Front Cover
Methuen & Company, 1904 - 212 pages

What people are saying - Write a review

We haven't found any reviews in the usual places.

Other editions - View all

Common terms and phrases

Popular passages

Page 160 - But, gentlemen, as time advanced it was not difficult to perceive that extravagance was being substituted for energy by the government. The unnatural stimulus was subsiding. Their paroxysms ended in prostration. Some took refuge in melancholy, and their eminent chief alternated between a menace and a sigh. As I sat opposite the treasury bench the ministers reminded me of one of those marine landscapes not very unusual on the coast of South America. You behold a range of exhausted volcanoes. Not a...
Page 120 - I can only liken it to one of those earthquakes which take place in Calabria or Peru; there was a rumbling murmur, a groan, a shriek, a sound of distant thunder. No one knew whether it came from the top or the bottom of the House. There was a rent, a fissure in the ground; and then a village disappeared ; then a tall tower toppled down ; and the whole of the Opposition benches became one great dissolving view of anarchy.
Page 77 - I care not what may be the position of a man who never originates an idea — a watcher of the atmosphere, a man who, as he says, takes his observations, and when he finds the wind in a certain quarter, trims to suit it.
Page 31 - by particular desire,' to Mrs. Wyndham Lewis, a pretty little woman, a flirt, and a rattle ; indeed, gifted with a volubility I should think unequalled, and of which I can convey no idea. She told me that she ' liked silent, melancholy men.' I answered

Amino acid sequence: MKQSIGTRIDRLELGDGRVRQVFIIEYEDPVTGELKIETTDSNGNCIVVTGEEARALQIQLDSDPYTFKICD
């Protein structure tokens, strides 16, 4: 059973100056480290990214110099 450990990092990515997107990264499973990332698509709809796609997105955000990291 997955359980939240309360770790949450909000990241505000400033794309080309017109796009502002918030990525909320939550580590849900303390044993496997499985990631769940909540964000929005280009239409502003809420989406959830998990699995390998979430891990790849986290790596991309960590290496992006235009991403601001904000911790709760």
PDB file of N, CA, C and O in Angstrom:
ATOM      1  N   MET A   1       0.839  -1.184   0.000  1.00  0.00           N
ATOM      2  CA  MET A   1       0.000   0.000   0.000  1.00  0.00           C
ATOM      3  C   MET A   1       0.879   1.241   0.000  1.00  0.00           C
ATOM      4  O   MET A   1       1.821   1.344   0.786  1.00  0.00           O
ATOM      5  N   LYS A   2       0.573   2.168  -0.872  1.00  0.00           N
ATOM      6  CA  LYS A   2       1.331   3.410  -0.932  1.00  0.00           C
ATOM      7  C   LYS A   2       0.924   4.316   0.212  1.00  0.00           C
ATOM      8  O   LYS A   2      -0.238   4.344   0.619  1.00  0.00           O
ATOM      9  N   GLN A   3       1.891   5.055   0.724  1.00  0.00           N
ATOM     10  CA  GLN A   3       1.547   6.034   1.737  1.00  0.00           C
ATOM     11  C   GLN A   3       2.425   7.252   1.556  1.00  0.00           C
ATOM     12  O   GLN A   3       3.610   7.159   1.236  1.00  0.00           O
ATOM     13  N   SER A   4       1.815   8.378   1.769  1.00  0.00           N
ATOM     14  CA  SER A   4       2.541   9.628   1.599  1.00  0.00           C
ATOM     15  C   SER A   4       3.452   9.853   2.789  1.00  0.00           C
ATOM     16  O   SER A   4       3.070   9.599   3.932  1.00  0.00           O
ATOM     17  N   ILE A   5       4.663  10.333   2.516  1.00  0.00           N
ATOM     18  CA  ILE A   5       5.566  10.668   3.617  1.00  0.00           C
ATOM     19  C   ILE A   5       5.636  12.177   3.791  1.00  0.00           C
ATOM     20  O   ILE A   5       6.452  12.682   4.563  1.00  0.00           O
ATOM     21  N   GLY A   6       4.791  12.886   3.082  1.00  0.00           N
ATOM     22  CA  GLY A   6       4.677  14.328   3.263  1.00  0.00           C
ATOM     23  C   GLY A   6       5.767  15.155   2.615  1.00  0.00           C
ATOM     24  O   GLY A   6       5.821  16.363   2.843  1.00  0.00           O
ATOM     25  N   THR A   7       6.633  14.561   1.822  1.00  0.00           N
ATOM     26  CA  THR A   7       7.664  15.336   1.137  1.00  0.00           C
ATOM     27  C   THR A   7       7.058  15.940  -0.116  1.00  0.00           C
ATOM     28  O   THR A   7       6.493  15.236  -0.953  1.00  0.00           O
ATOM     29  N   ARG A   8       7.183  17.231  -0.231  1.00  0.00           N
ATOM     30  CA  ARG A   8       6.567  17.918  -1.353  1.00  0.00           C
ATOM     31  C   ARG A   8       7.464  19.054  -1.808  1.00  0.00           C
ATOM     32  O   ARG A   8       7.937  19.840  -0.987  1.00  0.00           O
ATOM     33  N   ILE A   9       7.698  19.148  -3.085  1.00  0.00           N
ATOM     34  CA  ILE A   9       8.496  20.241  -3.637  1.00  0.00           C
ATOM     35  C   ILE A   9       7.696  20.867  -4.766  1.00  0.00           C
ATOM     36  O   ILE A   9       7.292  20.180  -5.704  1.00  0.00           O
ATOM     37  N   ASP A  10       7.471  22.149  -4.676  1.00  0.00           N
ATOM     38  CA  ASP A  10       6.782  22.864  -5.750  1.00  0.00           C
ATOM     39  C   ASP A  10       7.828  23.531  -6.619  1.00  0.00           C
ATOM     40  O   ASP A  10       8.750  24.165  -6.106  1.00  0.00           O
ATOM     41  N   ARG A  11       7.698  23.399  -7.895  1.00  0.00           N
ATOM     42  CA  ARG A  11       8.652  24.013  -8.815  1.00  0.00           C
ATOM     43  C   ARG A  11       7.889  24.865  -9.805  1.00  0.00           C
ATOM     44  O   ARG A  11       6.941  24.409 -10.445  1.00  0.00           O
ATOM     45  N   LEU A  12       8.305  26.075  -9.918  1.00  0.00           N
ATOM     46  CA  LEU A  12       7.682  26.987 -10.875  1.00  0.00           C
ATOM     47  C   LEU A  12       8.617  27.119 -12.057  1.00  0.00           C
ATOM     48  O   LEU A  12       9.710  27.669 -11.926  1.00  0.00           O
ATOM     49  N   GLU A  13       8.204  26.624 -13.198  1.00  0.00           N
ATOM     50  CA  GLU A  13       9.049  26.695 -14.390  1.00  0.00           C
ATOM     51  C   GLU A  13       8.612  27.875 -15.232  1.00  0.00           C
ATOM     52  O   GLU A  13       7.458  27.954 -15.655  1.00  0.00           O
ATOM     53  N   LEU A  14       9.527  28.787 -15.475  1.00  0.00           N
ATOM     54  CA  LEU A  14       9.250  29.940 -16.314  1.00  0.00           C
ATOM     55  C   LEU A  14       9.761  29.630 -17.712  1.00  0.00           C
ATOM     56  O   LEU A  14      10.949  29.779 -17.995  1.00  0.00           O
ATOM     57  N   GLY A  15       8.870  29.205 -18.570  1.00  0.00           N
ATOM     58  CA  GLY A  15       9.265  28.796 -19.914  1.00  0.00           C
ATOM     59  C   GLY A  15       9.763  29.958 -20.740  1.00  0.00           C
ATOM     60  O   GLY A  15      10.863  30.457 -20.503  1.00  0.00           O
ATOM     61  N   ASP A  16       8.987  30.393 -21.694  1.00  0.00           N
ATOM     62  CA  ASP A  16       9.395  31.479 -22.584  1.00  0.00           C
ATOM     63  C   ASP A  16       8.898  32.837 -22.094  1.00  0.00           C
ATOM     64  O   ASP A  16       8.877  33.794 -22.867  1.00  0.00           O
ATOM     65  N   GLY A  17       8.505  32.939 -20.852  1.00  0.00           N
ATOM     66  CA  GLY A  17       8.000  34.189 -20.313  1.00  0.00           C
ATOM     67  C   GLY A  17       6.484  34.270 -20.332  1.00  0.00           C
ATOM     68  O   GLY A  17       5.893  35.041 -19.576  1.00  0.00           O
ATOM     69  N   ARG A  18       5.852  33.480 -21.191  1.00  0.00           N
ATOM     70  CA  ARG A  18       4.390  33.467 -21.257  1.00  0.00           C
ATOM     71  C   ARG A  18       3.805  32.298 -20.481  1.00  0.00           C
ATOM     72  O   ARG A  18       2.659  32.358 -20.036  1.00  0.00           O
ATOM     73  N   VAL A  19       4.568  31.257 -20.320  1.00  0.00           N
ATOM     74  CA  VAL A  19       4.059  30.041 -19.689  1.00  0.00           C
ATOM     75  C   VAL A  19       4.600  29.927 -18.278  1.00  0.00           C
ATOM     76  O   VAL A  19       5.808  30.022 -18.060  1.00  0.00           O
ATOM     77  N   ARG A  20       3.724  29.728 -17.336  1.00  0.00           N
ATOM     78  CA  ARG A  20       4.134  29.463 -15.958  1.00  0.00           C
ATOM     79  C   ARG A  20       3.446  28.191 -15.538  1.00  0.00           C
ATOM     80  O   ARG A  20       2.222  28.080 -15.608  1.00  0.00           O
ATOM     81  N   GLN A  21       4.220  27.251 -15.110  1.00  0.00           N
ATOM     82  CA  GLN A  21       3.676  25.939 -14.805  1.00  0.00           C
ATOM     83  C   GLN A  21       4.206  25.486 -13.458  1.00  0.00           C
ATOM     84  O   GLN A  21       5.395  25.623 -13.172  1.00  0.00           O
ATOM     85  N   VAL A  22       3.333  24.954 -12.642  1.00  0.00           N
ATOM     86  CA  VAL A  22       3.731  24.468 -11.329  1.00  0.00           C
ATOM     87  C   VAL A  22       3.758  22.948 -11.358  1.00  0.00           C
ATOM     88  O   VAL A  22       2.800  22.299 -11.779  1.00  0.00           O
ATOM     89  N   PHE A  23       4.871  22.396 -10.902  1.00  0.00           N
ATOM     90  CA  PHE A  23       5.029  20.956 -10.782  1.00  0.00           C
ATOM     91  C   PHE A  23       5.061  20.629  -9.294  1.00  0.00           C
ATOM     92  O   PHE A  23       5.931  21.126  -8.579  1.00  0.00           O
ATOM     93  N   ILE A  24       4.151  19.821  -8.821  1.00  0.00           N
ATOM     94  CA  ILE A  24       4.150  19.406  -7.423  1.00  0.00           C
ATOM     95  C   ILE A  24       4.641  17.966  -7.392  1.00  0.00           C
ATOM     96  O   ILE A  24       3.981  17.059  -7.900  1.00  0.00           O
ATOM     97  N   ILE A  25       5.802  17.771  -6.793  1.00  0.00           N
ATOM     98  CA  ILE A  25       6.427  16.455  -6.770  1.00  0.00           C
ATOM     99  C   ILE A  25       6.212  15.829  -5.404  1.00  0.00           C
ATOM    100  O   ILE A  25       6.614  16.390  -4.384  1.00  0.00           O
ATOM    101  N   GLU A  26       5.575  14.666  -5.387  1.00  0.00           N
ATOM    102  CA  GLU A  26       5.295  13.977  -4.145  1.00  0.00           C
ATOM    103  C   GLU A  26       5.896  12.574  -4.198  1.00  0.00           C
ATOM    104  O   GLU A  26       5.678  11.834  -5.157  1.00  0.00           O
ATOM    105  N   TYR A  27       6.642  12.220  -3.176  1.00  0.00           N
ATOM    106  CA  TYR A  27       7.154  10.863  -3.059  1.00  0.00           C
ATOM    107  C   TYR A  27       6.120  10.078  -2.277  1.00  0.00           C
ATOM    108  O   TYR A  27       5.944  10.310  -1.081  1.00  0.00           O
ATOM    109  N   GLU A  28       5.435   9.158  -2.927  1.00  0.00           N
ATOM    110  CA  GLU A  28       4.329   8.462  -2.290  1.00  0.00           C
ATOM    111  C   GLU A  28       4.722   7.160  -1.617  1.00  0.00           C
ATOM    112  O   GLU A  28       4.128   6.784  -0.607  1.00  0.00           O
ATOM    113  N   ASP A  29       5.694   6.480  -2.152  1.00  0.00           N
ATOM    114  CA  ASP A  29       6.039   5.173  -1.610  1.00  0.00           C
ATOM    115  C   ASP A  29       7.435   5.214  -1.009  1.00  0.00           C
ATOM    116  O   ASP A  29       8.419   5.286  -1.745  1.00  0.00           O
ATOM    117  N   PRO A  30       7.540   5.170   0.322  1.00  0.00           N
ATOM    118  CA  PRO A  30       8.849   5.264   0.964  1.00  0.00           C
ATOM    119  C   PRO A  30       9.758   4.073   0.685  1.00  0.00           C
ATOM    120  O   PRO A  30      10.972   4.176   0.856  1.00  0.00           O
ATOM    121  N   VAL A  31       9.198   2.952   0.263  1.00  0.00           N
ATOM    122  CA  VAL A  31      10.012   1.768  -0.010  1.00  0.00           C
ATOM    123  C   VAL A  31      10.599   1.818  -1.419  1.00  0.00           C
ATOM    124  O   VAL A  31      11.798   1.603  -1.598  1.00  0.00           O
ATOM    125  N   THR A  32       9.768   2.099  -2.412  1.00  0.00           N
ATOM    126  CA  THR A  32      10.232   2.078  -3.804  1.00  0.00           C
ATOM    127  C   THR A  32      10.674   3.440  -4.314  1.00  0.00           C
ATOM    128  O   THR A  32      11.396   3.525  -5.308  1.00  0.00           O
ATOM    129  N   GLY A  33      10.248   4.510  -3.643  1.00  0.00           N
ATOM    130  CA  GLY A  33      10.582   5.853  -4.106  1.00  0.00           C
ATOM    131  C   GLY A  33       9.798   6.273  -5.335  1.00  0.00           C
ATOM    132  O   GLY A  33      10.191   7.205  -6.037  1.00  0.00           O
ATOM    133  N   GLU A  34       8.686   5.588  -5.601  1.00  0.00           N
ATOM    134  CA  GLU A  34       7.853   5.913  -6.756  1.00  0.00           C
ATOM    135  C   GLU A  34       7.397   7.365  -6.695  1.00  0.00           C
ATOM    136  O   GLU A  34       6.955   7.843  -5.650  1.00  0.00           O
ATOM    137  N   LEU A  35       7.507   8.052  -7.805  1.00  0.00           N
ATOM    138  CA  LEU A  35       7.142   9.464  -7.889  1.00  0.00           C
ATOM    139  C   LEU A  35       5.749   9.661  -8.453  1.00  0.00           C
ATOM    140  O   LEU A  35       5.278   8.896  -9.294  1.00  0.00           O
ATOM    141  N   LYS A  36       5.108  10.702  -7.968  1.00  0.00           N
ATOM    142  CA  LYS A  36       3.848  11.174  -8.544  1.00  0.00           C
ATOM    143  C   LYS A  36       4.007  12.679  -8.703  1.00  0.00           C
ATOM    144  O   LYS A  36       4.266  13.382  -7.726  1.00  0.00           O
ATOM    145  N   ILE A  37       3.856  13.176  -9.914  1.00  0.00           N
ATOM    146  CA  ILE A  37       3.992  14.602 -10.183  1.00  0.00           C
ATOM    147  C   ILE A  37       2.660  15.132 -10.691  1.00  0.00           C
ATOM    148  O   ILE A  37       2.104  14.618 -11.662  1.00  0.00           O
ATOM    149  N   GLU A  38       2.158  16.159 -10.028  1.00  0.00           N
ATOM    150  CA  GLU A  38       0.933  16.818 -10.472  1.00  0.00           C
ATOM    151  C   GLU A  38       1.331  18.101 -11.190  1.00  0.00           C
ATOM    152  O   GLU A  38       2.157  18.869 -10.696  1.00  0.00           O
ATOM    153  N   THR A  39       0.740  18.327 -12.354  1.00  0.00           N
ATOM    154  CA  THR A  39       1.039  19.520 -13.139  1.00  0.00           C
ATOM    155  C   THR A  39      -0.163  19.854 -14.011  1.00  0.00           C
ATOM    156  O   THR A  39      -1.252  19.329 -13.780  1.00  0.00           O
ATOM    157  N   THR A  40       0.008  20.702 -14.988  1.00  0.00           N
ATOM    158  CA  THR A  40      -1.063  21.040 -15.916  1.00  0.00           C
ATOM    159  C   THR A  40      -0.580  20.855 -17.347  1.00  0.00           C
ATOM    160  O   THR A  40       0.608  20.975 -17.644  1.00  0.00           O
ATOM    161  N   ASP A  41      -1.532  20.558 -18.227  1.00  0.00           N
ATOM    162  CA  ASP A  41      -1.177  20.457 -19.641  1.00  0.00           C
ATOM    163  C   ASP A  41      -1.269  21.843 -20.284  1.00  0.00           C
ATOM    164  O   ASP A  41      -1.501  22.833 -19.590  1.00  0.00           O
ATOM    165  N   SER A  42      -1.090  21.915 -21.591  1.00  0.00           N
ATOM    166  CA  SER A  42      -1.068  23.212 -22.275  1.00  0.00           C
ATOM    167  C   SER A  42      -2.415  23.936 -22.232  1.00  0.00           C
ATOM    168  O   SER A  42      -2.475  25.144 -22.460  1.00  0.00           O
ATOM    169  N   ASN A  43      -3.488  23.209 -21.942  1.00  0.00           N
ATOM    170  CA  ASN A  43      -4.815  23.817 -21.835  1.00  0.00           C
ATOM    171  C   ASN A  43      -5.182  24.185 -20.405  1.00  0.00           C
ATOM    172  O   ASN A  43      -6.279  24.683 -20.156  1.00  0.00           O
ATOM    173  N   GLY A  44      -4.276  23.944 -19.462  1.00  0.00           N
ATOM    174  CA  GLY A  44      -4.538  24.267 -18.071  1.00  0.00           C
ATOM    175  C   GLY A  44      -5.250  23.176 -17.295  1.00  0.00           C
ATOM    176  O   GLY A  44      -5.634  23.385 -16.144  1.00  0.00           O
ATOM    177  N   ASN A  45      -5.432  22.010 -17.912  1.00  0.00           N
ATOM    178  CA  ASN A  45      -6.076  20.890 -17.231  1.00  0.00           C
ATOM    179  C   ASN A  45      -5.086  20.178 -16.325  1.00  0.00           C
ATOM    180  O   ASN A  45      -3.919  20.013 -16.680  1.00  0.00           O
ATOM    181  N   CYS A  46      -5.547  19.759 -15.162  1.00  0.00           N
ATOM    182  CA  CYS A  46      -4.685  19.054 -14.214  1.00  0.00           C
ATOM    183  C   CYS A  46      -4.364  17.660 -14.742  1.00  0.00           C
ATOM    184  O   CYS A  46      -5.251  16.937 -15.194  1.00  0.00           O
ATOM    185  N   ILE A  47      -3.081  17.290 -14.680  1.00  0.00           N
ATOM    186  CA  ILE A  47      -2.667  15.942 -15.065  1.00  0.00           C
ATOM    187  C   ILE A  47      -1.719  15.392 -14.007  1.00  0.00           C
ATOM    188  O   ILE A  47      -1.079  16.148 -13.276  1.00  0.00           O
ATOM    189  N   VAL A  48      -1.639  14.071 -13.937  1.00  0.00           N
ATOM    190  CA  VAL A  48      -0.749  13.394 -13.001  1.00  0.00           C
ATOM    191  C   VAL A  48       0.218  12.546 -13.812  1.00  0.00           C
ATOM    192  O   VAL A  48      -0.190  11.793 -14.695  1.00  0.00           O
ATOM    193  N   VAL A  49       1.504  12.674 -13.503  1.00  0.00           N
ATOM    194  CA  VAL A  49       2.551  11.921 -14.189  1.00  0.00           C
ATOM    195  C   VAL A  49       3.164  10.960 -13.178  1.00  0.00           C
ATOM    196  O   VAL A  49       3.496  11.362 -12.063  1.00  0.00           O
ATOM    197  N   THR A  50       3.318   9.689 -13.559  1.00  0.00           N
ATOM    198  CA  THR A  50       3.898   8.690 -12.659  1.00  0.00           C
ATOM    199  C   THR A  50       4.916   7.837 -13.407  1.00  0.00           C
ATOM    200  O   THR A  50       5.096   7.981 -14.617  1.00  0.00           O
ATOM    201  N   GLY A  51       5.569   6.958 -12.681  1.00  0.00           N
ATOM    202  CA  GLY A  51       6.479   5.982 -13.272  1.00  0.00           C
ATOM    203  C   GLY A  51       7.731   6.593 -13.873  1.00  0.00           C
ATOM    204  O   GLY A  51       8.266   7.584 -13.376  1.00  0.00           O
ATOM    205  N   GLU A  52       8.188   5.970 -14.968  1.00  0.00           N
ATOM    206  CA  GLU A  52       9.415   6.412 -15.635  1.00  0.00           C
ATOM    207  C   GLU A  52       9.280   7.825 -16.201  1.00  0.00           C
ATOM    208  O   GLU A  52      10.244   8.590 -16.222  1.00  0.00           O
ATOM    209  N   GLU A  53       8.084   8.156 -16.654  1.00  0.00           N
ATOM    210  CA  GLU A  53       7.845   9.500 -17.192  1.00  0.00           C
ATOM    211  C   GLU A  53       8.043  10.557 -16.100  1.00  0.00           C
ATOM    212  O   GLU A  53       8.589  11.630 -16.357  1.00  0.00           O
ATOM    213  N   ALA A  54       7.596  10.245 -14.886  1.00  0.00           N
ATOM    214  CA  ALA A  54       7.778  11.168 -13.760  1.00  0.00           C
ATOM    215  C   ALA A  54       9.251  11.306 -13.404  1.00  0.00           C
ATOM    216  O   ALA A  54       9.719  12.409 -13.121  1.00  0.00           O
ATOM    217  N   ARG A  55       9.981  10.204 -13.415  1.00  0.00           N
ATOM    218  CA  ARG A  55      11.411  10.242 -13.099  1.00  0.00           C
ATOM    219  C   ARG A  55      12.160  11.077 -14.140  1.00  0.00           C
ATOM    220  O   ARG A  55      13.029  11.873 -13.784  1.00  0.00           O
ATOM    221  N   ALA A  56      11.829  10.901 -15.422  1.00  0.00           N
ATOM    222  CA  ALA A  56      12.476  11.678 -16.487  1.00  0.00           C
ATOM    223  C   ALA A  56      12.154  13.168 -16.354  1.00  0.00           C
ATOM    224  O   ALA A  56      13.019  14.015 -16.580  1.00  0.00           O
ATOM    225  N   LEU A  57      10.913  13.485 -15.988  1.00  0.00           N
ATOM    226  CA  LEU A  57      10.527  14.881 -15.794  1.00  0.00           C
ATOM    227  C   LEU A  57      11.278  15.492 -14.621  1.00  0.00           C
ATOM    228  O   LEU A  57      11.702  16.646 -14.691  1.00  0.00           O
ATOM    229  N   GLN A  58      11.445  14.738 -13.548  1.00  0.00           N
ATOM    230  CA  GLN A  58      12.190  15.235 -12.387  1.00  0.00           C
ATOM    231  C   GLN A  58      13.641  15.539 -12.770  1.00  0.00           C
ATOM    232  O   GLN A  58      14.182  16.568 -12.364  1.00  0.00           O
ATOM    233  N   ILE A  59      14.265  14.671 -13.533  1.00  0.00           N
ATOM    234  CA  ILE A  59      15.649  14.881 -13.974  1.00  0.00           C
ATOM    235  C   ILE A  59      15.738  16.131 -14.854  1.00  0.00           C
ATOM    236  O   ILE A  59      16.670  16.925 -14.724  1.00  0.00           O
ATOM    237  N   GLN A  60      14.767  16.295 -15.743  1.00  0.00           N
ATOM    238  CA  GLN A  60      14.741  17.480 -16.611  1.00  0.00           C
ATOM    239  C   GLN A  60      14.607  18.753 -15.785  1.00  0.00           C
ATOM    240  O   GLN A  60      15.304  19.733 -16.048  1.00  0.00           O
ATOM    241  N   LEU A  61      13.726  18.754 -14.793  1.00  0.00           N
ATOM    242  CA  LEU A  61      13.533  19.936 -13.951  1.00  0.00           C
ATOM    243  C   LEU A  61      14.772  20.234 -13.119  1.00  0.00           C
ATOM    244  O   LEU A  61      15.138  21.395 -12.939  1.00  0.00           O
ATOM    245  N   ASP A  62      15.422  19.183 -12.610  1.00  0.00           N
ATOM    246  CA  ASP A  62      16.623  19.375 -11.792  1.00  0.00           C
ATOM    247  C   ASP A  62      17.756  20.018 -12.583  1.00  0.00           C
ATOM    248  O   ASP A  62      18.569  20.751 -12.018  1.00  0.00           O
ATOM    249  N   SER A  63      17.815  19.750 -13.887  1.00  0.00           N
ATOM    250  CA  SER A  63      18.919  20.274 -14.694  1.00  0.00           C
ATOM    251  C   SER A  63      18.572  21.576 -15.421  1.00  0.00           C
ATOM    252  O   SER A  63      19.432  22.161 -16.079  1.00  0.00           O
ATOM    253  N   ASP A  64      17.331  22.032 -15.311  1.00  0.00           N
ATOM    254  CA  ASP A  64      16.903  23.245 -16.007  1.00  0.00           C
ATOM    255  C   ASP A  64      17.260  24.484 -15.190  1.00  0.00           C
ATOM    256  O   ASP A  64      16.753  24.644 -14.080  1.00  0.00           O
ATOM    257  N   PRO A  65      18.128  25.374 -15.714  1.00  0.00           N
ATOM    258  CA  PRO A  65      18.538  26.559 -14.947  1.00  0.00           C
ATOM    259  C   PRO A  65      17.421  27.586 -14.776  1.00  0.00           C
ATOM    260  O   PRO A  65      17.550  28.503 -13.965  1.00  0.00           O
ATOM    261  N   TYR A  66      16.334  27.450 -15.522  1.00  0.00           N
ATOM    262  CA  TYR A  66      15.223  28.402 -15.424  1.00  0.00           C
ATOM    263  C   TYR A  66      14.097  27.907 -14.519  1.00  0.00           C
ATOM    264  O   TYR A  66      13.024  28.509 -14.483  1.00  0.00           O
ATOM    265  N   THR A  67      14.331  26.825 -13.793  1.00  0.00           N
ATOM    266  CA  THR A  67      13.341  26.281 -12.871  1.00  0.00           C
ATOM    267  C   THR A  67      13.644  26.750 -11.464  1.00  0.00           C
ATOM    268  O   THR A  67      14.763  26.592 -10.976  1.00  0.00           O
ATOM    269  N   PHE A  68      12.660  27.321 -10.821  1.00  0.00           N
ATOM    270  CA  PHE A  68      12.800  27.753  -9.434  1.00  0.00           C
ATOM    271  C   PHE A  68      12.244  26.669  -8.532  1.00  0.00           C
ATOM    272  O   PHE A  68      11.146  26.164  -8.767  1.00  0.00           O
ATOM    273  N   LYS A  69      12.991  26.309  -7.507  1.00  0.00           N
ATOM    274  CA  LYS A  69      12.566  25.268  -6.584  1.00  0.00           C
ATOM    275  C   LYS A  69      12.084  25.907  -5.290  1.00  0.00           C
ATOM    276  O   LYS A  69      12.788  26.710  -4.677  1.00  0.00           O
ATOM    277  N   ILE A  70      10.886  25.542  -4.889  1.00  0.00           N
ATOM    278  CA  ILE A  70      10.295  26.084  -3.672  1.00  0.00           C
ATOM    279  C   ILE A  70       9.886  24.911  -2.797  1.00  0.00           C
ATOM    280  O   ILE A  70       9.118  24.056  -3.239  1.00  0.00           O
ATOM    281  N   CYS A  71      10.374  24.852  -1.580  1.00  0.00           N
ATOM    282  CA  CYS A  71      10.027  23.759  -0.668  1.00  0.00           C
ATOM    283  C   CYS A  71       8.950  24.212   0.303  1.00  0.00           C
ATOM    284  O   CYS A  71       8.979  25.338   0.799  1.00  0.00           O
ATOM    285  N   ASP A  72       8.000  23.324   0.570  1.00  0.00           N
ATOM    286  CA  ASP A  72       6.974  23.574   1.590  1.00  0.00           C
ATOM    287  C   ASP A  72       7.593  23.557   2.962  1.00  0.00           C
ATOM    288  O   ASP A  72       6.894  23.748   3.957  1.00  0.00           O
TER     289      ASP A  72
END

Page 96 - ... form an administration, had returned to office. But internal feuds between Lord John and Lord Palmerston had led to the resignation of the latter, and then to the tit for tat which caused the defeat of the former. In February 1852, Lord Stanley (Lord Derby) had by this time become Prime Minister, with Disraeli as Chancellor of the Exchequer and leader in the House of Commons. It was at this moment that Ruskin wrote his letters. In the first of these, after a passing sneer at Disraeli as a mere...
Page 17 - To the best and greatest of men I dedicate these volumes. He for whom it is Intended will accept and appreciate the compliment; those for whom It is not intended will — do the same.
Page 94 - I see before me," Disraeli declared in a famous speech, " a numerous and powerful party, animated by chiefs whose opinions in favour of all that can advance the cause of pure democracy have been openly proclaimed. All unite in the march of the caravan towards the heart of the desert, and if there be those who then discover that the fountain which allures them on is but the mirage it will be too late to return. ... If England is to continue free, she must rest upon the intermediate institutions, which...
Page 68 - ... Ireland, not by satisfying agitators, not by adopting in despair the first quack remedy that was offered from either side of the House, but by really penetrating into the mystery of this great misgovernment, so as to bring about a state of society which would be advantageous both to England and to Ireland, and which would put an end to a state of things that was the bane of England and the opprobrium of Europe.
Page 159 - I am of that school of statesmen who are favourable to a turbulent and aggressive diplomacy. I have resisted it during a great part of my life. I am not unaware that the relations of England to Europe have undergone a vast change during the century that has just elapsed. The relations of England to Europe are not the same as they were in the days of Lord Chatham or Frederick the Great.
Page 77 - I do say that my conception of a great statesman is of one who represents a great idea — an idea which may lead him to power — an idea with which he may identify himself — an idea which he may develop — an idea which he may and can impress on the mind and conscience of a nation.

Bibliographic information